The Falling Value of Film Entertainment
Forty years ago, people who wanted to see a movie on a Friday night had just a few options. They could watch what was on TV, they could go to the local drive-in, or they could go to the local movie theater. The advent of video stores that sold hundreds or thousands of movies on video tape/DVD gave people new alternatives. They could watch this week’s new movie at the movie theater, or take in last winter’s box office smash in their own home. The technology required to burn tapes and DVDs subsequently turned every home in to a lending library for film and video. The rise of two-hundred-channel cable companies gave us two-hundred channels with something on. Now the best selling studio and independent films are available for download from from sites like video.google.com, http://www.movielink.com, http://www.unbox.com and http://www.itunes.com.
As the rise in movie viewing options has increased, the average box office value of new films has fallen. That’s hard to believe isn’t it.
Block busters like Lord of the Rings or Harry Potter mask the truth that more movies are being made by more people than ever before and yet the estimated revenue for each film is actually falling. Tens of thousands of feature films and documentaries are now available for sale through a variety of venues. A growing number of producers are making their movies available for free online in the hopes that they will develop a following that will result in “sell-able films” later on.
The falling value of the average movie has dramatic implications on the lives of people who make movies for a living.
Five Survival Strategies
Consider selling your products directly to viewers without going through standard distribution channels. A producer investing tens or hundreds of thousands of dollars on film for distribution on DVD should set aside a quarter or more of that budget for a media campaign that targets the market for the film. If they spend that budget wisely, customers will be looking for the film. Producers who find a solid, reliable international storefront for their films keep the percentage usually allocated to a traditional film distributor. For example, if you post your film on http://www.CustomFlix.com, your customers will be able to buy your DVD through Amazon (and soon download it through http://www.UnBox.com). You receive 60%-70% of product sales every month and retain complete control over your content, rather than waiting months or years for distributors to send checks.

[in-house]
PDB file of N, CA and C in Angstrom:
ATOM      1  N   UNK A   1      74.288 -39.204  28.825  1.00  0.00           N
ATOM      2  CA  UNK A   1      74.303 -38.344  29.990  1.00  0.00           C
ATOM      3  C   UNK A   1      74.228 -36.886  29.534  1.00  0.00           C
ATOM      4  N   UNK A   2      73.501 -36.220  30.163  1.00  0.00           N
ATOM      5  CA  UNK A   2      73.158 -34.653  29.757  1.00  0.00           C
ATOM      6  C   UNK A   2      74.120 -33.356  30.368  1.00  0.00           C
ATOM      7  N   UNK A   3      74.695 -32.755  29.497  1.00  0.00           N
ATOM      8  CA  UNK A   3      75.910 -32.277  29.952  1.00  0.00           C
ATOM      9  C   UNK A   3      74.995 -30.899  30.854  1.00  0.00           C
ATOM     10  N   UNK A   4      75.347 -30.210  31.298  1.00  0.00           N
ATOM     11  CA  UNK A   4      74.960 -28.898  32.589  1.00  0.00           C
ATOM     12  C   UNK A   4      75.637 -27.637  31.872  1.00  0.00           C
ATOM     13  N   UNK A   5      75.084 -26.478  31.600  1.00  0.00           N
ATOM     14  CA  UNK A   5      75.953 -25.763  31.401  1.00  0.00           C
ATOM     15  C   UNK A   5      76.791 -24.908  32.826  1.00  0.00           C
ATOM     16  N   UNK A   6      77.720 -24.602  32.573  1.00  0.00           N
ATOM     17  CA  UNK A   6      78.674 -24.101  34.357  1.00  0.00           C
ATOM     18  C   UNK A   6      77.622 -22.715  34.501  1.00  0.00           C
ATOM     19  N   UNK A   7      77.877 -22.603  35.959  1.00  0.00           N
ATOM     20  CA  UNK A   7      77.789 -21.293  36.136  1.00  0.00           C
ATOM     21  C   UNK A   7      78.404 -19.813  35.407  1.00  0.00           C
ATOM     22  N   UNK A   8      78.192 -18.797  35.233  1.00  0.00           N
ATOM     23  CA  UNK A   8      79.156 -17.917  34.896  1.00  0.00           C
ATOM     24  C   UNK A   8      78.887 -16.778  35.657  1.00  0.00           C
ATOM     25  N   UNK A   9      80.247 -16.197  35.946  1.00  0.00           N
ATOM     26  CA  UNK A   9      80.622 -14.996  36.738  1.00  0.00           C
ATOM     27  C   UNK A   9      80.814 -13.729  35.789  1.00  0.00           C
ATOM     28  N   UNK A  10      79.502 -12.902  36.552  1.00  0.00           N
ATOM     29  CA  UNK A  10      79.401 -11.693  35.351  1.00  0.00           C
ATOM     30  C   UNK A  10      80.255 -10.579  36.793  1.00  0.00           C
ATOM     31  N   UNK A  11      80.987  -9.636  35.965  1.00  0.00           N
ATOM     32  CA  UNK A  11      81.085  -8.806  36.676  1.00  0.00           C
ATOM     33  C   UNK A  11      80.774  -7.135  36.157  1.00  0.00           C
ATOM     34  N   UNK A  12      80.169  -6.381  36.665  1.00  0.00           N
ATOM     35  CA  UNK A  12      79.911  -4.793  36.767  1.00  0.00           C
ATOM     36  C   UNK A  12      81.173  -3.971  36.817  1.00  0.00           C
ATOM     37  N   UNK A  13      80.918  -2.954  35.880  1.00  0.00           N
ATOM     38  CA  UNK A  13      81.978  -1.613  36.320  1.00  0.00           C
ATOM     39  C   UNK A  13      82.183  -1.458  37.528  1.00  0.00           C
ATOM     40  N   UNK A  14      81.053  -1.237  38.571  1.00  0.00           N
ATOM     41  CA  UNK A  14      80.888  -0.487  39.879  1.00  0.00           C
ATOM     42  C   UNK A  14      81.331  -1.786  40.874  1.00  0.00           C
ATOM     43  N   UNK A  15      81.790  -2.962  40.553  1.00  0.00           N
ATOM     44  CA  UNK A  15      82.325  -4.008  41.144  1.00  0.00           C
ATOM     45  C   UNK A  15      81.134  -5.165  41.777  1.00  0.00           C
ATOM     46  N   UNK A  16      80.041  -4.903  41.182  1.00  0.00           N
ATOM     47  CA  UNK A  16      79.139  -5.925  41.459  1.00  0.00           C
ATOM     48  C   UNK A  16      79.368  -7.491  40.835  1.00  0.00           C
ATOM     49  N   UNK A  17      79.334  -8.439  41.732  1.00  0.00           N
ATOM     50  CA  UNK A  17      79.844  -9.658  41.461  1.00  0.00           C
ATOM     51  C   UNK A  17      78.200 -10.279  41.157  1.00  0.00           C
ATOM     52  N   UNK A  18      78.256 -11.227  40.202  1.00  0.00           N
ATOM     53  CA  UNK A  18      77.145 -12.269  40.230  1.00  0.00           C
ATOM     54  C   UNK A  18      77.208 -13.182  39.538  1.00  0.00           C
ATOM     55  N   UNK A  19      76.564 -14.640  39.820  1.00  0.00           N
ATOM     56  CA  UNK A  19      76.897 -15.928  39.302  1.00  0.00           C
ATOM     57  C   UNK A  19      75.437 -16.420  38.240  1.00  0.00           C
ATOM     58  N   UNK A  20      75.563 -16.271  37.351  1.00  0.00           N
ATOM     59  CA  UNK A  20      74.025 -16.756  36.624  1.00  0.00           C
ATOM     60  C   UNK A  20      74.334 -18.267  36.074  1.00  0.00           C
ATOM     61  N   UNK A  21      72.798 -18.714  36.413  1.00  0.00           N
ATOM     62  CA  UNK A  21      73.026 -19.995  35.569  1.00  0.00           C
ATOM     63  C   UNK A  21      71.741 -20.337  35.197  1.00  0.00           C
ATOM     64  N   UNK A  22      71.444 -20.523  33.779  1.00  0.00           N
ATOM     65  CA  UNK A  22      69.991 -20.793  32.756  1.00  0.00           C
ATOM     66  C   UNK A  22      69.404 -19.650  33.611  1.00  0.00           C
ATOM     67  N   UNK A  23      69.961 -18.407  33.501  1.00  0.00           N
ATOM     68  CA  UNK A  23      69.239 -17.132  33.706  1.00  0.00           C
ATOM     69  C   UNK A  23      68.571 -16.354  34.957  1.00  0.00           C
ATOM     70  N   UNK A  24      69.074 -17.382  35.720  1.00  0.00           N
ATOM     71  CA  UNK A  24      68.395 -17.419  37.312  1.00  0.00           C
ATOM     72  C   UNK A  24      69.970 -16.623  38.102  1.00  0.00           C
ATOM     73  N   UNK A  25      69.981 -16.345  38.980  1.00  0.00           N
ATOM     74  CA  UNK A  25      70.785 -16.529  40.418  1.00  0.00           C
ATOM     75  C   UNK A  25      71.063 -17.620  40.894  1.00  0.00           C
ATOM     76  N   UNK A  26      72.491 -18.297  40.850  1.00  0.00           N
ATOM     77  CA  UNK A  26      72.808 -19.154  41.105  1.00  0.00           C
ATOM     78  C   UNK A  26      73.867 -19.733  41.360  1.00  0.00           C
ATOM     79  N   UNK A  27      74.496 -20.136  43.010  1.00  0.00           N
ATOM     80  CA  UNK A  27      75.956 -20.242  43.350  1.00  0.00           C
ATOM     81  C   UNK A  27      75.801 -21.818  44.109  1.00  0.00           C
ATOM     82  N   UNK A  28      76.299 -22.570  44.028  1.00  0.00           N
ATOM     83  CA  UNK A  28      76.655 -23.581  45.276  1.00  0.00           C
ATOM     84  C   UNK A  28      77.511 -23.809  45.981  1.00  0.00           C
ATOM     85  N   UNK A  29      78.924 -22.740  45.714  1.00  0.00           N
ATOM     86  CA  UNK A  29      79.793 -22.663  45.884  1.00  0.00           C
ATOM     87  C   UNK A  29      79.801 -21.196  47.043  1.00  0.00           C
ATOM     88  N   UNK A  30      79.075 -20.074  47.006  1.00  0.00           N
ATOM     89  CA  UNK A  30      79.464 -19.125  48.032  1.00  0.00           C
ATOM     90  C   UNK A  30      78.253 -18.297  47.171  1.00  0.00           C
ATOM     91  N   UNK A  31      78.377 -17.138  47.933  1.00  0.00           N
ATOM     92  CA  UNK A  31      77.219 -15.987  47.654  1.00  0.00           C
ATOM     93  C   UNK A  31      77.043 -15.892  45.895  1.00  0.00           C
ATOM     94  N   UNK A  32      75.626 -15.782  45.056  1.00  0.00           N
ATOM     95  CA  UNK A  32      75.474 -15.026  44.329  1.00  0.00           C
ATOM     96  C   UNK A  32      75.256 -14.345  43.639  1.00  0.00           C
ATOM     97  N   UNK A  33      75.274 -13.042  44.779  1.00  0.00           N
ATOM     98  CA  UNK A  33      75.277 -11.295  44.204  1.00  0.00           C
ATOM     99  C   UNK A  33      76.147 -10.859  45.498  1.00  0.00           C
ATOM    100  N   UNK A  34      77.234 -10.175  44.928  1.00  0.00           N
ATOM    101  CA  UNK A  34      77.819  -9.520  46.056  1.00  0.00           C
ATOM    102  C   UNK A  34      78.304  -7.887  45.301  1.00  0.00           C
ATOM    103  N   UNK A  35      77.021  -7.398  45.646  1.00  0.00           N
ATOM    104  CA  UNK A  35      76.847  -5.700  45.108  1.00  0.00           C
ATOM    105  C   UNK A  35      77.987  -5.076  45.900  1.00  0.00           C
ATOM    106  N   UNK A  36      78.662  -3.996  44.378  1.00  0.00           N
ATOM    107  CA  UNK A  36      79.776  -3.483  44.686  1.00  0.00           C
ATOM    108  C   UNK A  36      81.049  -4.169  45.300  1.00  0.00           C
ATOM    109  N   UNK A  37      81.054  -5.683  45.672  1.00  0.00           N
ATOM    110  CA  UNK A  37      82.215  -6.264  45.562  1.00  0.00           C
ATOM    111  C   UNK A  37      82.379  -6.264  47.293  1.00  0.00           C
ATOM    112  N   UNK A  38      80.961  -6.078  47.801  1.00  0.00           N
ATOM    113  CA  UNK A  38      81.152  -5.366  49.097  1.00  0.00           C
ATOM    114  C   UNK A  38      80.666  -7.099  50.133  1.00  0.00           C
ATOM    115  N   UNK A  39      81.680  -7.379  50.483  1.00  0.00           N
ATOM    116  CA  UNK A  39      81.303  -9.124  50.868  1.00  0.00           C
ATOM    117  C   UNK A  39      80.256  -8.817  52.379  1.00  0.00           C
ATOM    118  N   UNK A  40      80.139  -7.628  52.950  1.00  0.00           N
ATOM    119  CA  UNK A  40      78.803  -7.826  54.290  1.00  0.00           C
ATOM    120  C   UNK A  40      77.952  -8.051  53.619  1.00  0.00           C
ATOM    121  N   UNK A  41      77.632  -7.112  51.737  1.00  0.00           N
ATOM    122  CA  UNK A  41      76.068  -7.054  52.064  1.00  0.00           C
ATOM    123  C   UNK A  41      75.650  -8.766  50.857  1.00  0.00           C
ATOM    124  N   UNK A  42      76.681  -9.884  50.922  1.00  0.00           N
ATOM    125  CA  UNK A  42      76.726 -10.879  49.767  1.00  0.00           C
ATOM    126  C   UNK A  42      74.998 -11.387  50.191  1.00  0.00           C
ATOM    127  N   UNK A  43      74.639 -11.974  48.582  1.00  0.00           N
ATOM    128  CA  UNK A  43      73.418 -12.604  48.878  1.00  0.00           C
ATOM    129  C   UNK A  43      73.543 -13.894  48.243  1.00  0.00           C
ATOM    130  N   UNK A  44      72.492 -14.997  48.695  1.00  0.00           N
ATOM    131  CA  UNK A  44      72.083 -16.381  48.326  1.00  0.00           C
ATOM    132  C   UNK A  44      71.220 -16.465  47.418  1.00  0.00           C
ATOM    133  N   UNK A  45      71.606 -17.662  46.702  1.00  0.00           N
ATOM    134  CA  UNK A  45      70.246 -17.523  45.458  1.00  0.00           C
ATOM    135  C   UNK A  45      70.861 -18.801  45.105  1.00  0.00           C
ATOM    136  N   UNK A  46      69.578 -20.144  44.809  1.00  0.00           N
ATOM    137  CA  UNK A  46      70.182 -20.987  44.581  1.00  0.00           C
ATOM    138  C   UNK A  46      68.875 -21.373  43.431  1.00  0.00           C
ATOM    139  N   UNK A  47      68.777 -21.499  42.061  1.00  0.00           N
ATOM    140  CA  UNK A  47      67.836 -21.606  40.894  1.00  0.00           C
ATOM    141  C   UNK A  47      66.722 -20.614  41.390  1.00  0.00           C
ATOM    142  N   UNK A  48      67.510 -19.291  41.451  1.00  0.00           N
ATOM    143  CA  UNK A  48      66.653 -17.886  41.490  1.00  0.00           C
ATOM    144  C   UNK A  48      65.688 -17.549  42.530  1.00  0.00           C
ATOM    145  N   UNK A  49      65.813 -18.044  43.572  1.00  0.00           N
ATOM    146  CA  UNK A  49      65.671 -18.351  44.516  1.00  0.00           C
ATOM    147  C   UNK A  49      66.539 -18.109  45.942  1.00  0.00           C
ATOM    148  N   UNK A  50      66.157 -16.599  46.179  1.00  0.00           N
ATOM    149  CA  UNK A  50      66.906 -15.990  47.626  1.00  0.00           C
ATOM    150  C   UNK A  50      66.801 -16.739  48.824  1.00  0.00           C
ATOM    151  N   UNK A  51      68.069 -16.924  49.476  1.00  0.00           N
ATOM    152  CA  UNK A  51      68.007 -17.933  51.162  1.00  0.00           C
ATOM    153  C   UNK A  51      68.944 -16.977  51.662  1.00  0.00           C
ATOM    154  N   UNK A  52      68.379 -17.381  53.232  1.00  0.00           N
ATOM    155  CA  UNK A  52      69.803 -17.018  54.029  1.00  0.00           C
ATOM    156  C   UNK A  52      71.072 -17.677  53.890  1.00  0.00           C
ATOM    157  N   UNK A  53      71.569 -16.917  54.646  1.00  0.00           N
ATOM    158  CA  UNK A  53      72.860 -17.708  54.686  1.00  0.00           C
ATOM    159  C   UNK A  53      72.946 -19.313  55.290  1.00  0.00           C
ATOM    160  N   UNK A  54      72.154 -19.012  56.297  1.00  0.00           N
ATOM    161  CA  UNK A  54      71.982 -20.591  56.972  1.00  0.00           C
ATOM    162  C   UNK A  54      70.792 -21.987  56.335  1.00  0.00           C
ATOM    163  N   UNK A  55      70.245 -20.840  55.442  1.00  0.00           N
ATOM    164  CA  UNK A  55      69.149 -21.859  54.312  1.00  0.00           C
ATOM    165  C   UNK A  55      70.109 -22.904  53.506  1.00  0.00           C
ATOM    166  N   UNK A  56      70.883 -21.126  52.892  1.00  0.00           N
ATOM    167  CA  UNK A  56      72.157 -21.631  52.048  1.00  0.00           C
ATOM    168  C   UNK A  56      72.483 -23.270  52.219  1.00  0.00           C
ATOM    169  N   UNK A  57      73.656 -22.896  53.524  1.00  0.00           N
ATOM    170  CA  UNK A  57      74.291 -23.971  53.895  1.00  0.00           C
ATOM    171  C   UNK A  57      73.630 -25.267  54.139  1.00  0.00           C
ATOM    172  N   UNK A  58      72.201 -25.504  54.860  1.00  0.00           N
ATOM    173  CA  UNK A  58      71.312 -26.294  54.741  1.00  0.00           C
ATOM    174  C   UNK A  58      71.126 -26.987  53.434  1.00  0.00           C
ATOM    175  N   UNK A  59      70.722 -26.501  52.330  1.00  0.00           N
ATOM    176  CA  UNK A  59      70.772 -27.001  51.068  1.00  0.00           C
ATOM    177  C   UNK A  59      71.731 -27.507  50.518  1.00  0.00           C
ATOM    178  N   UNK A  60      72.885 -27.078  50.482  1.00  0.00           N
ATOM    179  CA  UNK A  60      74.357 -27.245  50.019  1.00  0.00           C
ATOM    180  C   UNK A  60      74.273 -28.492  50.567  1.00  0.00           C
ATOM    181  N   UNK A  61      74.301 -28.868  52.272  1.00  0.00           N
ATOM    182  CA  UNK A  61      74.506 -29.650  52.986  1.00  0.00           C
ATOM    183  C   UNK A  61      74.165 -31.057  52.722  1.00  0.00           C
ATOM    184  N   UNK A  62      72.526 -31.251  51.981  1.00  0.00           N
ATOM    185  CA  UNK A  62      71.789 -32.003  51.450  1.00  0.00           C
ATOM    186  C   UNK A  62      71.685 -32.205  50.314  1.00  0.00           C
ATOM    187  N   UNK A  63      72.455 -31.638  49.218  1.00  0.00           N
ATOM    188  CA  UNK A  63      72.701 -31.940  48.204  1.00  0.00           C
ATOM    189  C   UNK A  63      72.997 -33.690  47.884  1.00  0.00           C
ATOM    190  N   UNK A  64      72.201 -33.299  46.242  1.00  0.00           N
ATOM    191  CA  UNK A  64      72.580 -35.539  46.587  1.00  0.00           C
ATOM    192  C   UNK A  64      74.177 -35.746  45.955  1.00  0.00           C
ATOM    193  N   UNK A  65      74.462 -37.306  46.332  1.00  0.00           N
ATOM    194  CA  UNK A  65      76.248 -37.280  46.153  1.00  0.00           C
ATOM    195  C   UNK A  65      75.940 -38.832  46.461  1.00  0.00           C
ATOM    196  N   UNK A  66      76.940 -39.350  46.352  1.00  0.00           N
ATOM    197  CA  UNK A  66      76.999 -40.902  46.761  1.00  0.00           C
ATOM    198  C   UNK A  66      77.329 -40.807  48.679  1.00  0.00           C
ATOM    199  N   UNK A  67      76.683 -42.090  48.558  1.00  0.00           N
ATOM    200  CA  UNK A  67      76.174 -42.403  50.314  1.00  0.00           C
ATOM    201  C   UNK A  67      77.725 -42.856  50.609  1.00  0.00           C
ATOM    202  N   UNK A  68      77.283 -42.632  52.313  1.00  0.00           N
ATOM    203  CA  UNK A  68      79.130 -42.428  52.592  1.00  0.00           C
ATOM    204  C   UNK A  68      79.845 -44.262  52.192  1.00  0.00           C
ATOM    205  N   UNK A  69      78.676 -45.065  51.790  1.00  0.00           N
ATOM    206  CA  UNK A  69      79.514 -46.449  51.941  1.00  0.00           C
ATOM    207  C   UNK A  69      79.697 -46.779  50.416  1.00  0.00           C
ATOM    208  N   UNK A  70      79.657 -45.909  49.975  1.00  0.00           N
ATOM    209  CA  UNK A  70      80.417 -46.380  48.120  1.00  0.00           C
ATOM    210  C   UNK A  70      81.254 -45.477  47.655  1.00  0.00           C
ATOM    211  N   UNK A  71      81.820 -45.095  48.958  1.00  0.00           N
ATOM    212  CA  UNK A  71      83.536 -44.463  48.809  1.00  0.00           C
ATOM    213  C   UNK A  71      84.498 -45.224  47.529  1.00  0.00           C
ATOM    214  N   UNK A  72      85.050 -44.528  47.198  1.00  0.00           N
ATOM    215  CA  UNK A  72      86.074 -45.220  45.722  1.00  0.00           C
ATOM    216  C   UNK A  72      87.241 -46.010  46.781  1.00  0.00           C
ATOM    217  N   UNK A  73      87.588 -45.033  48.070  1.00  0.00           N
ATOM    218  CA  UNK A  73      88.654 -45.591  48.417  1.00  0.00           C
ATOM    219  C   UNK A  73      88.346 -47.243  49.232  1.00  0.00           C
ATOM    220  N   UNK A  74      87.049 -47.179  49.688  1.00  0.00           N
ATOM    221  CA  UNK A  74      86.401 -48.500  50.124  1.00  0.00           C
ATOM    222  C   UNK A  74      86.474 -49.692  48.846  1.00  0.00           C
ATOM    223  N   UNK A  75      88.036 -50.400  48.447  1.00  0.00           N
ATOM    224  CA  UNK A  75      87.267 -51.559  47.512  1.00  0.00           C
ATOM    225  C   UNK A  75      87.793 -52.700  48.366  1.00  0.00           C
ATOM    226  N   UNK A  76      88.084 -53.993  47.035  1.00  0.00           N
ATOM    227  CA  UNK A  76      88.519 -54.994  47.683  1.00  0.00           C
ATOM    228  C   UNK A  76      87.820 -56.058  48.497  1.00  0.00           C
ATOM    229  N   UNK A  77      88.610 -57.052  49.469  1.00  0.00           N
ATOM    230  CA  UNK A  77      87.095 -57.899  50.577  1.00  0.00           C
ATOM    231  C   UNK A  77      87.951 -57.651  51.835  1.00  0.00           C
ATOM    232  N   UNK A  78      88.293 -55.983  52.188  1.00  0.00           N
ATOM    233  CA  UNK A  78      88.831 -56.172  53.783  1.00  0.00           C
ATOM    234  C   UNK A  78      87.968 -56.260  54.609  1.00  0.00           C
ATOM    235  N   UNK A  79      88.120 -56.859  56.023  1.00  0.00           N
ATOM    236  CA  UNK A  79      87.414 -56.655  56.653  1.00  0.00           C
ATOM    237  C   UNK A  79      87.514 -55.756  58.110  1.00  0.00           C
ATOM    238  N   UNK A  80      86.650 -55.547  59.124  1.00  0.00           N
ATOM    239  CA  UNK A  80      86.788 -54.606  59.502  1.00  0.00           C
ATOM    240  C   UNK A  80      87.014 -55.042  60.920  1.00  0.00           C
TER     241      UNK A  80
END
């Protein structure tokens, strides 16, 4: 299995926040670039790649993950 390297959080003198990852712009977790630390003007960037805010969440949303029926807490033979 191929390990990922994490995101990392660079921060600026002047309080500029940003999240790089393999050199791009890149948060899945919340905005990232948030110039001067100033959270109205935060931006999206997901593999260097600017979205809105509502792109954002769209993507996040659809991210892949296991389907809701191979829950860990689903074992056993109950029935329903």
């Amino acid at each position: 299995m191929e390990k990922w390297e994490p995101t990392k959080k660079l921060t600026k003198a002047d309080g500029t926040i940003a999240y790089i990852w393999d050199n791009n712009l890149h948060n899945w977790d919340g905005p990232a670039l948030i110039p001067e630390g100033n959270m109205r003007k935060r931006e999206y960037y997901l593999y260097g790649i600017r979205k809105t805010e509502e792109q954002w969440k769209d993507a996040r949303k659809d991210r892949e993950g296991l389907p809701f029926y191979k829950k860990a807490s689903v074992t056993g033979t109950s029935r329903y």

Be very careful when choosing more traditional film distributors. Many distributors will evaporate in the months and years to come due to competition from turn-key distribution solutions offered by large, well funded competitors. You do not want distributors to have control over your content when they go under. Work with distributors who deliver cost-effective, fast-launch, flexible multi-national multimedia distribution and marketing solutions for their customers. Make sure there’s an escape clause if they go into bankruptcy or fail to provide timely payments or accounting.
Work directly with community theaters, activist groups and social networks to have your films shown. “Four-walling” which used to be considered an amateur filmmaker’s trick was demonstrated to be a sound business strategy by Mel Gibson’s block buster The Passion of the Christ. That movie was premiered to Christian communities across the United States and their word of mouth drove it to be one of the most successful independent films ever made.
Work with your screenwriters to focus on less expensive, more character-driven films that target under-served market segments. There are tens of thousands of writers trying to write a great tent-pole film. The competition is fierce, the number of producers/studios who can fund that film is small. There’s are far fewer writers/producers focusing on writing Christian science fiction or Christian mysteries although the Left Behind books and the DiVinci code indicate those markets exist and spend money.
Find funding through angel investors rather than through more traditional lending and investment mechanisms. Movies are a risky business, and they are growing more risky all the time. Fortunately the cost of making them is also falling fast. Angel investors will often pay to have a movie made as part of an artistic statement or act of community involvement while other investors will be driven more directly for a desire for profit. Producers will assemble groups of angel investors who fund projects, and those investors may elect to make their money available as grants rather than as loans or stock ownership. “Rich Patrons” may well be on their way back and they are certainly worth cultivating.
Evolve to Survive
Some trends are irreversible. Horses gave way to cars. Silent movies gave way to talking pictures. The movie industry is changing radically.
Those who want to make and sell movies for a living must revise their methods accordingly. They must make more films for less money, and the films they make must be better targeted so they are more cost-effective to sell. The good news is, great scripts, exceptional acting talent, strong technical skills and good business sense will be enough to give many producers the great careers they deserve and many viewers will end up with “new classics” to watch.